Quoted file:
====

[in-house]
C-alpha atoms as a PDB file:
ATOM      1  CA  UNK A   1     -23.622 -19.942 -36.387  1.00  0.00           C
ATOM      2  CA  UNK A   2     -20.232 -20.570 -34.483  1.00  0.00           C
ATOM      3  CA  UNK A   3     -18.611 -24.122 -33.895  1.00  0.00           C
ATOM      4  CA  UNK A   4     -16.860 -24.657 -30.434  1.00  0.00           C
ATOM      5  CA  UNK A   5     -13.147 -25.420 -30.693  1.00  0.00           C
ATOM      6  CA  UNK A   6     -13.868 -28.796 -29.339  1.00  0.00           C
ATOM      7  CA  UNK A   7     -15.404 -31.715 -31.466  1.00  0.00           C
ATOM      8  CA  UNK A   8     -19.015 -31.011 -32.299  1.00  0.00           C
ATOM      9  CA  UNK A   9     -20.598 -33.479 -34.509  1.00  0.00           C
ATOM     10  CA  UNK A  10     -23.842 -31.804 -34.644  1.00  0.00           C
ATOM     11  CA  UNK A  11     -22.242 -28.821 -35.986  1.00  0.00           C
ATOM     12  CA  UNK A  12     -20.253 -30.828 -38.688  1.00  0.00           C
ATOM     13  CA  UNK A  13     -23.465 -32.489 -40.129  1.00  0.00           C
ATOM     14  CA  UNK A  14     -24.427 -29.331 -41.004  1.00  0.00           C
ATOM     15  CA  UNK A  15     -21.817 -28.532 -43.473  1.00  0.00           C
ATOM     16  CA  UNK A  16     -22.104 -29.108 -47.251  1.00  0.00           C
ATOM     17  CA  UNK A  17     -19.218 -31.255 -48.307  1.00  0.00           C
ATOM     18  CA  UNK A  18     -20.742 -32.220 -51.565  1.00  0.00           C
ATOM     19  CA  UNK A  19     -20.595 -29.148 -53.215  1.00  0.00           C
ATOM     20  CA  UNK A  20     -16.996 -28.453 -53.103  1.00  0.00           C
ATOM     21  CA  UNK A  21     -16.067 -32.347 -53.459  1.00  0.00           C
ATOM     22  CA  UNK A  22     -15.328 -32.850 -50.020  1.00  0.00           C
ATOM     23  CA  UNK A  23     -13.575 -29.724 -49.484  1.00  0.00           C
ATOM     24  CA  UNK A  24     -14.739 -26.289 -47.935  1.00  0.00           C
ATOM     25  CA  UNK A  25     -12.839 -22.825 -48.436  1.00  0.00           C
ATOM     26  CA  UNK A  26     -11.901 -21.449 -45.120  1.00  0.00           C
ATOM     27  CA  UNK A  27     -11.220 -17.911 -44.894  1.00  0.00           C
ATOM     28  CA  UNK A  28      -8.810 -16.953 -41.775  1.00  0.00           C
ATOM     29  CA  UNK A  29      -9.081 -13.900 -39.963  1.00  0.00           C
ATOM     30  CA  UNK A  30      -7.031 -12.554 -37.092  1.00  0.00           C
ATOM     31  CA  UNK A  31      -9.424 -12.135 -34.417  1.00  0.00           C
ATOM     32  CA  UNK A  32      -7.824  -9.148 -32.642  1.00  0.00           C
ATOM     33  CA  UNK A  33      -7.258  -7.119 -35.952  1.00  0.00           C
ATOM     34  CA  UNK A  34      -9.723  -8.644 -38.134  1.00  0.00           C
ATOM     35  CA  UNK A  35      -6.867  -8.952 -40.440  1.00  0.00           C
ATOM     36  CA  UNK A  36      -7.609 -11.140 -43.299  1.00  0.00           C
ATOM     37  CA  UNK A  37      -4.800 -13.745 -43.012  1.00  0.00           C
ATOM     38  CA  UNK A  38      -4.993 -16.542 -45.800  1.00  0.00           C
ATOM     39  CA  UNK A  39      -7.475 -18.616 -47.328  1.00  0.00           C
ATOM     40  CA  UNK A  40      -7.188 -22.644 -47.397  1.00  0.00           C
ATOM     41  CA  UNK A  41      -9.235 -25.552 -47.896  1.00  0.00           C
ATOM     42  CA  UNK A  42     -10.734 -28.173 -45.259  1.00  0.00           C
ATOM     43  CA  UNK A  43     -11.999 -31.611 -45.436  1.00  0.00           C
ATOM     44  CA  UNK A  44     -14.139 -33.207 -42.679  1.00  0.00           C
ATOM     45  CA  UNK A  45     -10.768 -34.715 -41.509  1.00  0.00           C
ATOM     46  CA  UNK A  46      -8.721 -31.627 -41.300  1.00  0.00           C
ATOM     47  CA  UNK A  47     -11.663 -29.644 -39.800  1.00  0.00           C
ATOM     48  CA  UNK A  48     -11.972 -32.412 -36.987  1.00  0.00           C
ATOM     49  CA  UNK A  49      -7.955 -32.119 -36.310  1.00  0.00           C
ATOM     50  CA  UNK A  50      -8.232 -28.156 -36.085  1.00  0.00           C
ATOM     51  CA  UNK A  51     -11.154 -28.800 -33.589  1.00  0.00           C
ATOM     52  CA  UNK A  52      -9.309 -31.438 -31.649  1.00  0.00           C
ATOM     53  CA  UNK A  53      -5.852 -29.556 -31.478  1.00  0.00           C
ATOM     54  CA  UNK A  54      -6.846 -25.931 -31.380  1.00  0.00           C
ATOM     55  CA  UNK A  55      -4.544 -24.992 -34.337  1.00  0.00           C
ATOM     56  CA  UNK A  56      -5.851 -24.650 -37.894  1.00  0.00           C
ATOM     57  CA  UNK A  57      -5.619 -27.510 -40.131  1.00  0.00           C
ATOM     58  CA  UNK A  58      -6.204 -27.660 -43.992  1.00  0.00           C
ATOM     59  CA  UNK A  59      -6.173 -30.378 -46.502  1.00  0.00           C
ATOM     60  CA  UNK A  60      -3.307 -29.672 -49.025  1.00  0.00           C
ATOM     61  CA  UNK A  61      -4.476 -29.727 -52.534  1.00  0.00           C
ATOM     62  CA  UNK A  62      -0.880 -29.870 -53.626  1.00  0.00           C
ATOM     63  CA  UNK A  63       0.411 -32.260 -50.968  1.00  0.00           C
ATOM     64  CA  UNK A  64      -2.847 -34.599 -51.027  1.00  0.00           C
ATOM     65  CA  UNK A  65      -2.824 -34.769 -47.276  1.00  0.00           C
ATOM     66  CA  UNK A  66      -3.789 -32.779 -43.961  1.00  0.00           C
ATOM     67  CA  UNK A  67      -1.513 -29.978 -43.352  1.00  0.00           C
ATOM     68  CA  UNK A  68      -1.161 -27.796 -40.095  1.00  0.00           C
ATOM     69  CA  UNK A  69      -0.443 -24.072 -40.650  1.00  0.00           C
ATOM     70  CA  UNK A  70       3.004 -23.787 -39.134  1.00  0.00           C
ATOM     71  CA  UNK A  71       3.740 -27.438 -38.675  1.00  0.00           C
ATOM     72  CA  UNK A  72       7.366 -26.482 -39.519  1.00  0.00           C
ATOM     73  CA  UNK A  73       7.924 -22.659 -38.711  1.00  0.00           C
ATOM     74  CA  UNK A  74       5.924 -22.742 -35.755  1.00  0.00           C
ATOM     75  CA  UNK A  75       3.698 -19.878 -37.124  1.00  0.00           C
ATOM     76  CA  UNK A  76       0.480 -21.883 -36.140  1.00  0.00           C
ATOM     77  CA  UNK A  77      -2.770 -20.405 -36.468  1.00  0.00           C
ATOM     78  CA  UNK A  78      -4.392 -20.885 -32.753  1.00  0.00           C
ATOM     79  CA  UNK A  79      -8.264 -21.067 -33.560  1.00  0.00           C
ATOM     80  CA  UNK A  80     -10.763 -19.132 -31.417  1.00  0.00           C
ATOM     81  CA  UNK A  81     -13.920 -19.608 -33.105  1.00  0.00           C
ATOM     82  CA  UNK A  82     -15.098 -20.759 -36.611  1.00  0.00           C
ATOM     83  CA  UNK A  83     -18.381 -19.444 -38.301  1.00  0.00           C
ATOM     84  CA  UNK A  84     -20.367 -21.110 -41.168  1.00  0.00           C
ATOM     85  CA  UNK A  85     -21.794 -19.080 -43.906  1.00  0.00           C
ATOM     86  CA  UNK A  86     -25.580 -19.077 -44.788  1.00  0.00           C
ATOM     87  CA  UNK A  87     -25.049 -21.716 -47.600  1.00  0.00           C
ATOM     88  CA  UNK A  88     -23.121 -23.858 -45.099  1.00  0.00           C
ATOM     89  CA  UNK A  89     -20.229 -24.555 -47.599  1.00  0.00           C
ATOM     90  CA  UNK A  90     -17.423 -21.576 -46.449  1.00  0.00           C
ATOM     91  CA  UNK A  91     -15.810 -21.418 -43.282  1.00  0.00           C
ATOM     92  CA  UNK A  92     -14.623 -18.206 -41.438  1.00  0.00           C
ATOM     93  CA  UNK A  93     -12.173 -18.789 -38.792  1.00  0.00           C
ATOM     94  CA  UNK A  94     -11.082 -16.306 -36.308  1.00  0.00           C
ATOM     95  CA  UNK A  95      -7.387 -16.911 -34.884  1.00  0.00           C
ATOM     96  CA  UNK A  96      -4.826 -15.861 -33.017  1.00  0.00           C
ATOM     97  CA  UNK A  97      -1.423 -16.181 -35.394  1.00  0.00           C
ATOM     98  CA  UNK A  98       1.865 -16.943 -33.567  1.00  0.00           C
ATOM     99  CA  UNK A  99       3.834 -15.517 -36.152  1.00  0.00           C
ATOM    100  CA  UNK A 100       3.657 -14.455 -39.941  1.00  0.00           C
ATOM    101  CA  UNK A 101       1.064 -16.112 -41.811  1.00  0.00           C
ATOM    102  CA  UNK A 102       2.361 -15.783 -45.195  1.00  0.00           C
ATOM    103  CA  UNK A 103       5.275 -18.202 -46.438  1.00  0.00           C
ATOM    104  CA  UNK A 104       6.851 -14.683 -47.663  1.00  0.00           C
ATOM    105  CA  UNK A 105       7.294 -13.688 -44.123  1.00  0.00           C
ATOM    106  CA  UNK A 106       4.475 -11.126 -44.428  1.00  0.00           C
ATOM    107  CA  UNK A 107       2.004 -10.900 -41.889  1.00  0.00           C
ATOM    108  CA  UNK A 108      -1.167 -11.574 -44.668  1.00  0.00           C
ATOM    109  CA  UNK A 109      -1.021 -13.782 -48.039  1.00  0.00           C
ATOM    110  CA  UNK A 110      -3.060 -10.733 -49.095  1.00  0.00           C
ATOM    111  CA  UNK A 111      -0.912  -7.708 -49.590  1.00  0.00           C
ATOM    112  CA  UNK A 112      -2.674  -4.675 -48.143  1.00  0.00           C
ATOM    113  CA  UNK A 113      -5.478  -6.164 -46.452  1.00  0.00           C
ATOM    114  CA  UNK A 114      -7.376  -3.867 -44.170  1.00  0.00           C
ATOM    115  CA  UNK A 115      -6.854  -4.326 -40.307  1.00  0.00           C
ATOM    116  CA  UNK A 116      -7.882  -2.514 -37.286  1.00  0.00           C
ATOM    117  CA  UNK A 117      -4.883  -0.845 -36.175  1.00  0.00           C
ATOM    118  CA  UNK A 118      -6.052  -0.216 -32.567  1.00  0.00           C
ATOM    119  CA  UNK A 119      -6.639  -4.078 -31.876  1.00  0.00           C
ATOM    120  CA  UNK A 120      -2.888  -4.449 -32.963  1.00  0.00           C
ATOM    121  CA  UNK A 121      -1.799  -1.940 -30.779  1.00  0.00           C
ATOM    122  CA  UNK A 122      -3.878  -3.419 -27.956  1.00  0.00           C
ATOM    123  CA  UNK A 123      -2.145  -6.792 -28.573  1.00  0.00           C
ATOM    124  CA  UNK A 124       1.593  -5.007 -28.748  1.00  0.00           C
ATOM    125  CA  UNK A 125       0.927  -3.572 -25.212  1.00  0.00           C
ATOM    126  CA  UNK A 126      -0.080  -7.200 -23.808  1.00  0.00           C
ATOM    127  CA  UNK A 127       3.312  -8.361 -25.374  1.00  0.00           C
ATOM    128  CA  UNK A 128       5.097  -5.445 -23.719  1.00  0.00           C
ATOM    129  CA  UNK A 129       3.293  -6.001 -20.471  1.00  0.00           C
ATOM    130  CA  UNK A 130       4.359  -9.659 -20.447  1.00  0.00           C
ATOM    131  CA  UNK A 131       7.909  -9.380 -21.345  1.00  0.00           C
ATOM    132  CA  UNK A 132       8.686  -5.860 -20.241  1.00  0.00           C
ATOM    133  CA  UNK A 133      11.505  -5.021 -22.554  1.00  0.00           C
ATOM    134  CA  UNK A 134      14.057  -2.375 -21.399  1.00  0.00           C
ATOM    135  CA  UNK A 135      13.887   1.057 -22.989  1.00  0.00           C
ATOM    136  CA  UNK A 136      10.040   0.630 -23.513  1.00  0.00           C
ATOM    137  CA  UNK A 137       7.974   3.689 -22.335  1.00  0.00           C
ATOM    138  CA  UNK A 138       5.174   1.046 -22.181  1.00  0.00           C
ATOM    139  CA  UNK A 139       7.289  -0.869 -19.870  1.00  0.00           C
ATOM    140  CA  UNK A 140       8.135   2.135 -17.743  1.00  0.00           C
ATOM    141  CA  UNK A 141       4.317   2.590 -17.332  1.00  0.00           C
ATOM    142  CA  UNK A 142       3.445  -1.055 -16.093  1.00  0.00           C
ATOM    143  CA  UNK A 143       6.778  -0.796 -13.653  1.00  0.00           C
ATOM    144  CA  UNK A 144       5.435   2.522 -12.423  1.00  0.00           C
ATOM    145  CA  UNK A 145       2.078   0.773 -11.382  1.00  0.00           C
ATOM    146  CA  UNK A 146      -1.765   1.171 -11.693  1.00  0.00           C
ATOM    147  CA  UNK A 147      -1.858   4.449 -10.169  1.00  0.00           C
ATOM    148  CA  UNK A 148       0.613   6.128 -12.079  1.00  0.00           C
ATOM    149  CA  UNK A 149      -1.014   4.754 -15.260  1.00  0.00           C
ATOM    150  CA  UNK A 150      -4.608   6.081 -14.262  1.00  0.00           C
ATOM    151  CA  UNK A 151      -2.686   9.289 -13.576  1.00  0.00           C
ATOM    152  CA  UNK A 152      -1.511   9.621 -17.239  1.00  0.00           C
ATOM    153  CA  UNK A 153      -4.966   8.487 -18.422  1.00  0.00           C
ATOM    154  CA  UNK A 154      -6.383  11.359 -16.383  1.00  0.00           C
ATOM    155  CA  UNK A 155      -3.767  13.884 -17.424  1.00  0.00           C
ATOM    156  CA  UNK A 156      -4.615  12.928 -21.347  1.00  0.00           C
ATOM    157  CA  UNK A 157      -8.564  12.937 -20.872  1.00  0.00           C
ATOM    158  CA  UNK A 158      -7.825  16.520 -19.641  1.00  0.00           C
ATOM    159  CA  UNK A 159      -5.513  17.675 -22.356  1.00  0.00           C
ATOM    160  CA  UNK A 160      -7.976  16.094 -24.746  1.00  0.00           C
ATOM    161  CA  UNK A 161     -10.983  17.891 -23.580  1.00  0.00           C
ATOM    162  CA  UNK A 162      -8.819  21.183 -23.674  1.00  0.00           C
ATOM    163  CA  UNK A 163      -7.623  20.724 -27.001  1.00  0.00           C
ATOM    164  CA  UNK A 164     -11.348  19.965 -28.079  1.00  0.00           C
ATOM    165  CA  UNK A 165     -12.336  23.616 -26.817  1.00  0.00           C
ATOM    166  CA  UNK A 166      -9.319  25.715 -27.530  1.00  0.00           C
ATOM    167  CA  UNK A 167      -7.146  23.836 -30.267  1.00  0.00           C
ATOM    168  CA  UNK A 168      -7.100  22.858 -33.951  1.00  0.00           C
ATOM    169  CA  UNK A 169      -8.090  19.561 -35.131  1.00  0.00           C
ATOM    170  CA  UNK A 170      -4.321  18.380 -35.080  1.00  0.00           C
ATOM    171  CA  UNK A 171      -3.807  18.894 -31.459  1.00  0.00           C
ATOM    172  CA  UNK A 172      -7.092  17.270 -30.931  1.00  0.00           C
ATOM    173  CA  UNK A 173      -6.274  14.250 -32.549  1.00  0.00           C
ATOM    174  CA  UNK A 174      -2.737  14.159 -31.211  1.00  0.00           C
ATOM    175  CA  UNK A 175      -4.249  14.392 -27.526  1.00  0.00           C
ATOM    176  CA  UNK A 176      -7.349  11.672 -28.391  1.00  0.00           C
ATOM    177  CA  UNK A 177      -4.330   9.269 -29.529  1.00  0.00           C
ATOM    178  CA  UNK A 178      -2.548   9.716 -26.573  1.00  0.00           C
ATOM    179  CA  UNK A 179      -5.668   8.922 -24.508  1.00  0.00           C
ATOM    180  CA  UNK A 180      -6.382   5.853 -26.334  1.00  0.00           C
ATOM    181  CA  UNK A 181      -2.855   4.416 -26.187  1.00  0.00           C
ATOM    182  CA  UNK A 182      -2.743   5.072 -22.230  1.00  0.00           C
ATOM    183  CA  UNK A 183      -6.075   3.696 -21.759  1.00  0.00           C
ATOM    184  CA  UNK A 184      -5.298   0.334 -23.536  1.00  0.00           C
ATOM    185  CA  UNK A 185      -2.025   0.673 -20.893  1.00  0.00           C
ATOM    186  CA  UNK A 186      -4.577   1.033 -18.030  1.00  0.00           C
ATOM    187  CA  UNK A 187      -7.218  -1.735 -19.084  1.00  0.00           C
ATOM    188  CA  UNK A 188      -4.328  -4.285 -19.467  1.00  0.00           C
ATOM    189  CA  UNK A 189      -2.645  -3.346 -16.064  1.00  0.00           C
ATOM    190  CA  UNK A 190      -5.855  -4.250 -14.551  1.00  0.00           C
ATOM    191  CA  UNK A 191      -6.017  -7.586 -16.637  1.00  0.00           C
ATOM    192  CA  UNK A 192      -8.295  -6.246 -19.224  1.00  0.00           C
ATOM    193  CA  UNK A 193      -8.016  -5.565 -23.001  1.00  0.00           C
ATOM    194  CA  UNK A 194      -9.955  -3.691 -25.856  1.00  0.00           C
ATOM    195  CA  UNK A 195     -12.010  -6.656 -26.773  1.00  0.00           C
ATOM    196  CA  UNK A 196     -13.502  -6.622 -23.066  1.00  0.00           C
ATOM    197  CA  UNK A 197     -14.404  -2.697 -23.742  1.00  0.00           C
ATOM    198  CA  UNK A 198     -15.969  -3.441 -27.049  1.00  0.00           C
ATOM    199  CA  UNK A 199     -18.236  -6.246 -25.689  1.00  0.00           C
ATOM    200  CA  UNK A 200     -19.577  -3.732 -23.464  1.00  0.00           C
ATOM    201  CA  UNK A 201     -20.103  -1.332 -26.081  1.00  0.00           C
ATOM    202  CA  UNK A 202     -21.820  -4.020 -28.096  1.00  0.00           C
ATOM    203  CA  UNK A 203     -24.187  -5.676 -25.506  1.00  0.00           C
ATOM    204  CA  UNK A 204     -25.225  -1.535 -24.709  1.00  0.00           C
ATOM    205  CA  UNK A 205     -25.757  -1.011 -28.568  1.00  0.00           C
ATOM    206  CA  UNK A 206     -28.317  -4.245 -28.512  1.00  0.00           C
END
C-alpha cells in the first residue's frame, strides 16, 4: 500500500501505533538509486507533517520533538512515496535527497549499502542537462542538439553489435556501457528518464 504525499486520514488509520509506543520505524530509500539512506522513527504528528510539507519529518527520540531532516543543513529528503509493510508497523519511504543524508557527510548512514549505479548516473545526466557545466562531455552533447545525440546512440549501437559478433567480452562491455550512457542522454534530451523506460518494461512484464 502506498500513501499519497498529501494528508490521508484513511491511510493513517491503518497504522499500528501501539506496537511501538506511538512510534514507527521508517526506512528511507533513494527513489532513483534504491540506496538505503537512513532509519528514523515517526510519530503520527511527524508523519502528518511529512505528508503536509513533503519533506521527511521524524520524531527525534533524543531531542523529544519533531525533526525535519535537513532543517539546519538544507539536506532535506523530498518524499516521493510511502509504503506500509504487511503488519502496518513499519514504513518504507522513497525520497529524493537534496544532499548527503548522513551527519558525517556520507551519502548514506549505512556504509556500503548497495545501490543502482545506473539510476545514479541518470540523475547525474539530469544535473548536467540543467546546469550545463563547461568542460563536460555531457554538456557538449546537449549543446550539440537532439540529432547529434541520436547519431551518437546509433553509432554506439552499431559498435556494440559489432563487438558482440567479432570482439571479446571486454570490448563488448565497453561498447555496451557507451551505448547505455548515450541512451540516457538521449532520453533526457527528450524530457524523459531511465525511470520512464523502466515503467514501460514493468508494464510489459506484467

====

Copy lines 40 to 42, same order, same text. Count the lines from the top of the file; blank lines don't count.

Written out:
ATOM     38  CA  UNK A  38      -4.993 -16.542 -45.800  1.00  0.00           C
ATOM     39  CA  UNK A  39      -7.475 -18.616 -47.328  1.00  0.00           C
ATOM     40  CA  UNK A  40      -7.188 -22.644 -47.397  1.00  0.00           C